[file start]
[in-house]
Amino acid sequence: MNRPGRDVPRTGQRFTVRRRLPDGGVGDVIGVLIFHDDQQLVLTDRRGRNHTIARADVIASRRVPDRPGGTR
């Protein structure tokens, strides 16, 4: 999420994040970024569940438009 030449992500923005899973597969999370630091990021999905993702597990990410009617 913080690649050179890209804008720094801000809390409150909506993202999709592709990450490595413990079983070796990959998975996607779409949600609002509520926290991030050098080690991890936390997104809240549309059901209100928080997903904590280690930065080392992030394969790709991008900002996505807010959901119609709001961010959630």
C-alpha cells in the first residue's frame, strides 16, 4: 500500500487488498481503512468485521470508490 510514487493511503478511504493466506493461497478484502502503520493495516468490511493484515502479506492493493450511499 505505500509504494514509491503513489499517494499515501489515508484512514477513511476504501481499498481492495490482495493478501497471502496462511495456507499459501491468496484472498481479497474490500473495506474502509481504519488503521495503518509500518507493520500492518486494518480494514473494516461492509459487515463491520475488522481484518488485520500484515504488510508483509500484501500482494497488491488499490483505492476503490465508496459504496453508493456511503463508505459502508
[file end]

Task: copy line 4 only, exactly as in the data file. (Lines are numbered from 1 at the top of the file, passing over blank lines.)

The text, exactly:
C-alpha cells in the first residue's frame, strides 16, 4: 500500500487488498481503512468485521470508490 510514487493511503478511504493466506493461497478484502502503520493495516468490511493484515502479506492493493450511499 505505500509504494514509491503513489499517494499515501489515508484512514477513511476504501481499498481492495490482495493478501497471502496462511495456507499459501491468496484472498481479497474490500473495506474502509481504519488503521495503518509500518507493520500492518486494518480494514473494516461492509459487515463491520475488522481484518488485520500484515504488510508483509500484501500482494497488491488499490483505492476503490465508496459504496453508493456511503463508505459502508